*For Welsh review, see language toggle switch on top of page*
♥Welsh children's book of the month: July 2022♥
(suggested) interest age: 11+
(suggested) reading age: 12+
I feel a bit guilty admitting this, but I didn’t actually study the Mabinogi in school (I know, shock, right!) so I did get the impression that they were old, boring, crusty stories from the past. How wrong was I? Have you heard Branwen's story? Well, it's absolutely mad truth be told! With its fair share of betrayal, revenge, violence, giants, magic and epic battles, it could rival any summer blockbuster!
It serves as the backdrop for our story, Manawydan Jones: Y Pair Dadeni by Alun Davies, which weaves the folklore and mythology of the Mabinogi with modern everyday life, and all for a teenage audience [according to the publisher]. Well, I'm not a schoolboy - I'm much older, and I really enjoyed this one, so don't dismiss it just because you're older than the target audience!
Like a lot of cars these days, this book is a bit of hybrid fusion so we, as readers, get the best of both worlds! The author is successful in creating a piece of fiction that deals with fantasy, magic and otherworldly adventure, but is rooted in the mundane routine of everyday life. The story alternates between the fantasy world, and an intriguing detective story in the ‘muggle’ world. According to my Google research, we call the genre Magical Realism when we combine magic with the 'normal' world. I like it.
So who is Manawydan Jones and what’s a ‘Pair Dadeni?’
Manawydan Jones is a fifteen-year-old schoolboy, who at first seems ordinary enough, until an unexpected visitor arrives at school and demands to see him – a meeting that will change his life forever. I have to be careful here, because I don't want to say too much!
Yes, there are many extraordinary things about this boy. He doesn't talk at all, for starters. But even more unique than this is the fact that he is a descendant of one of the famous characters of the Mabinogi - Manawydan Fab Llŷr.
But why is he the ‘chosen one’? Well, let me tell you. Two factions have been pure enemies for centuries (since the days of the Mabinogi) and tensions between the two sides are increasing, with a major battle on the hroizon. The 'cyfeillion' represent peace and kindess whilst the ‘marchogion’ are totally up for a bit of violence and cruelty (a bit the Jedi and Sith type perhaps?) Everything is at stake and they desperately need Manadwyan’s help – but only if he has the "ability" of course (again, like ‘the force’ maybe?). Before he can be accepted as part of this brave crew, he will have to prove himself in the trials. (hunger games-style)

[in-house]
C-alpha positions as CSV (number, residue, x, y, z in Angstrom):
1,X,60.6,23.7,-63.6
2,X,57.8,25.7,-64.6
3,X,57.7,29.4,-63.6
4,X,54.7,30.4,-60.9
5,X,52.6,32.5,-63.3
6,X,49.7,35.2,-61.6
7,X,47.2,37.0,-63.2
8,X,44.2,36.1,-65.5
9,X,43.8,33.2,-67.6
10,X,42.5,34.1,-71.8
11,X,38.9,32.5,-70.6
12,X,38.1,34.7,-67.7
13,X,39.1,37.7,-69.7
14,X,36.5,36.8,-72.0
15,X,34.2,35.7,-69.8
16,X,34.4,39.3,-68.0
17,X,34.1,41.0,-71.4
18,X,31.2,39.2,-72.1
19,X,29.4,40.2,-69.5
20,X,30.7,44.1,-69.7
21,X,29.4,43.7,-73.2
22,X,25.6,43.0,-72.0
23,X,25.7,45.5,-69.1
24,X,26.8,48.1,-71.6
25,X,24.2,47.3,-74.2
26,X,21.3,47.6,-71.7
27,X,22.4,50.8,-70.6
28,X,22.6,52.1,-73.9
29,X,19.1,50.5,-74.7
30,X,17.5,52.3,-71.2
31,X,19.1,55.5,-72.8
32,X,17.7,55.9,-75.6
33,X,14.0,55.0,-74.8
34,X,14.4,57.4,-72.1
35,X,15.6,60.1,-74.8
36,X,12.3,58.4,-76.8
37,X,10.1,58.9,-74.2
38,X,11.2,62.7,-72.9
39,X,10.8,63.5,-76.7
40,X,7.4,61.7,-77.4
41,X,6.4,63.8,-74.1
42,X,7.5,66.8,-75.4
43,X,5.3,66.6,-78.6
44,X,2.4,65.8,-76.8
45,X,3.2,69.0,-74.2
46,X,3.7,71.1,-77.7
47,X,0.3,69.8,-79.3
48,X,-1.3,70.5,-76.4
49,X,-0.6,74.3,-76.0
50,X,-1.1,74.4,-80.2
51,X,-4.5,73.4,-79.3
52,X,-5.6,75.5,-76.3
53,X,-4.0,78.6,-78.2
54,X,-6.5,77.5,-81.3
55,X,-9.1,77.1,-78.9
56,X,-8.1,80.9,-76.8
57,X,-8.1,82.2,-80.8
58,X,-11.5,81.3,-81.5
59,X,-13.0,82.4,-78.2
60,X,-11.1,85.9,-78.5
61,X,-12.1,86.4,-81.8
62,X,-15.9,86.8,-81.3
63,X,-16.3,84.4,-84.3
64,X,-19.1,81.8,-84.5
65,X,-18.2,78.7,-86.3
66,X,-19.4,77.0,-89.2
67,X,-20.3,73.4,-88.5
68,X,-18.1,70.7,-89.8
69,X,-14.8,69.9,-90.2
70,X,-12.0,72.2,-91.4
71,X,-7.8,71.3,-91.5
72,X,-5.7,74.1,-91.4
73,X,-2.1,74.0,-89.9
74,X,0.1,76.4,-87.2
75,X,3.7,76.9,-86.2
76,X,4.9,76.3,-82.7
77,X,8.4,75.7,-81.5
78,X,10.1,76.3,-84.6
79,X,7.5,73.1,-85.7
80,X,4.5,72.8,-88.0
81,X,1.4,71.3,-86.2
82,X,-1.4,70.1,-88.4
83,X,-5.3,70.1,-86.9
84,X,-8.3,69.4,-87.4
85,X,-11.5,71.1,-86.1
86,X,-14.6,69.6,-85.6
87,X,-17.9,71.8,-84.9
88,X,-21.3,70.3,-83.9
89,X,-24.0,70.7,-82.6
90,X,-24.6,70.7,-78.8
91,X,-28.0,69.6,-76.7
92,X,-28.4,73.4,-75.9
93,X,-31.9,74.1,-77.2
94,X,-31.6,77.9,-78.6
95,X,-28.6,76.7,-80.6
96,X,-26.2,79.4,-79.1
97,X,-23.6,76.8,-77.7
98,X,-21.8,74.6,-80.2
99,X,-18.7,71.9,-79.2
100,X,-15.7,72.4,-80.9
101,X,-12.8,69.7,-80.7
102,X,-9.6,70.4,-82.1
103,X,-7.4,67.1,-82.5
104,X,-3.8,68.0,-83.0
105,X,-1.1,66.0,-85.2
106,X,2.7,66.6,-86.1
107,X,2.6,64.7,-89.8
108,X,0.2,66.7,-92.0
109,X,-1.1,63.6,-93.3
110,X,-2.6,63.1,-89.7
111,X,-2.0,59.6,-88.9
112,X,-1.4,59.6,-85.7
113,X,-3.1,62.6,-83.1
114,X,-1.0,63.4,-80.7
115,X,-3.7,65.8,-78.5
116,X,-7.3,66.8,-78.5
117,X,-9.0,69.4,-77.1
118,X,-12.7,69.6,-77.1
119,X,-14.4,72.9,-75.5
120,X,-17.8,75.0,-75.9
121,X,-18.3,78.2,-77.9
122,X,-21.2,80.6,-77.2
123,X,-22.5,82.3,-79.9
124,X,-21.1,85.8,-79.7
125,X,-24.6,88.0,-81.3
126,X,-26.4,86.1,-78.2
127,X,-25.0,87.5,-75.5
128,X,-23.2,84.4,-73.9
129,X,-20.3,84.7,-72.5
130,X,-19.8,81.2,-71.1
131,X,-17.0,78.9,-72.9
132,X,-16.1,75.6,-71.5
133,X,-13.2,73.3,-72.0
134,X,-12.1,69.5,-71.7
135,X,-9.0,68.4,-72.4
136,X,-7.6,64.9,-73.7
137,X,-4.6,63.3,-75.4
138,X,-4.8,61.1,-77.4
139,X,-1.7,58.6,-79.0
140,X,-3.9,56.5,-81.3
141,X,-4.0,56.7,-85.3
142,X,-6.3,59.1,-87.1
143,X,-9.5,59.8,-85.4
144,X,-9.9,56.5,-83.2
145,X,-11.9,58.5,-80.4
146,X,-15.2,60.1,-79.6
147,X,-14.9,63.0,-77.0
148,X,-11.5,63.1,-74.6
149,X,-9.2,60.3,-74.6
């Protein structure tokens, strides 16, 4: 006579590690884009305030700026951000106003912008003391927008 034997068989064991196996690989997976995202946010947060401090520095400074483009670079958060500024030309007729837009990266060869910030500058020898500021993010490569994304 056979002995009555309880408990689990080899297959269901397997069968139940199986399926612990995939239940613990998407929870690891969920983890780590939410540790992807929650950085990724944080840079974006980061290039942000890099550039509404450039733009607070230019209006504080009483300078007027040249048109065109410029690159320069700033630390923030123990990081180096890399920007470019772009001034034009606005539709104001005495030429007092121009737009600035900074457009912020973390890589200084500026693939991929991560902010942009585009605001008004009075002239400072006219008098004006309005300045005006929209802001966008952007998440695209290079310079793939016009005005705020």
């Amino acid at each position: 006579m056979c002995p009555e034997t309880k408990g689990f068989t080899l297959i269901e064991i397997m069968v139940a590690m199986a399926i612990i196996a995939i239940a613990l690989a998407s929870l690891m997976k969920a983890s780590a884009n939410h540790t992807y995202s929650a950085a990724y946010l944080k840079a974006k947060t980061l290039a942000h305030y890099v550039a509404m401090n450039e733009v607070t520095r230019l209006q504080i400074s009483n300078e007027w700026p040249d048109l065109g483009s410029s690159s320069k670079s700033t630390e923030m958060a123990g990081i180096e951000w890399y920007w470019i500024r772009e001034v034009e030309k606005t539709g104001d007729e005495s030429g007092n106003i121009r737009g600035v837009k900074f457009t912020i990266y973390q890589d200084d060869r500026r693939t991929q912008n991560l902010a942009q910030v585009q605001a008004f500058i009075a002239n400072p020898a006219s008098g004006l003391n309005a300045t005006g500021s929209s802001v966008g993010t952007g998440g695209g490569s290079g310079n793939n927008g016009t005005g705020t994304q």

What was good about the novel?
This was a combination of some of my favorite genres. I like adventure and fantasy, but having that element of detective and police procedural was a bonus! IMO there wasn't too much "emotional fluff" about characters, but the novel delivered on plenty of tension, and crucially, action. Exactly what I wanted. That said, I some of the side-characters didn’t really get fleshed out, but I think we’ll get a chance to know more about them in the next book!
There were quite a lot of chapters, but they're very short (ideal), so it was easy to read a few each night, and the constant switching back and forth between Manawydan's story and Detective Saunders' efforts kept things fresh.
The main story about the magical cauldron (Pair Dadeni) kept me interested throughout, and I must say the idea of a cauldron with an unnatural power to bring back the dead is a good one, and a little bit creepy – perfect. There's no need to be afraid of being a bit dark with novels like this. Indeed, it reminds me of the White Walkers’ dead army in Game of Thrones, and the skeleton soldiers in the classic film, Jason and the Argonauts.
I was guilty of thinking that the Mabinogi were just boring Welsh history stuff, but I've been proved completely wrong. It's a testament to their longevity that they still inspire new stories to this day. I love the latest spin on the old tales, which is sure to introduce them to a new generation and make them relevant once again.
I need to know what happens next!!!
I don't remember seeing books like this on the shelf when I was a teenager. Maybe if I had, then I would have started reading fiction much earlier! Today's teenagers are being spoiled! The only thing that concerns me – are they actually finding out about great novels like this? I really hope so, because this book is worth £8.99 every penny! And if they sell enough copies, I'm sure Alun Davies will write part 2, so I can find out what happens next!! C'mon people – get ordering!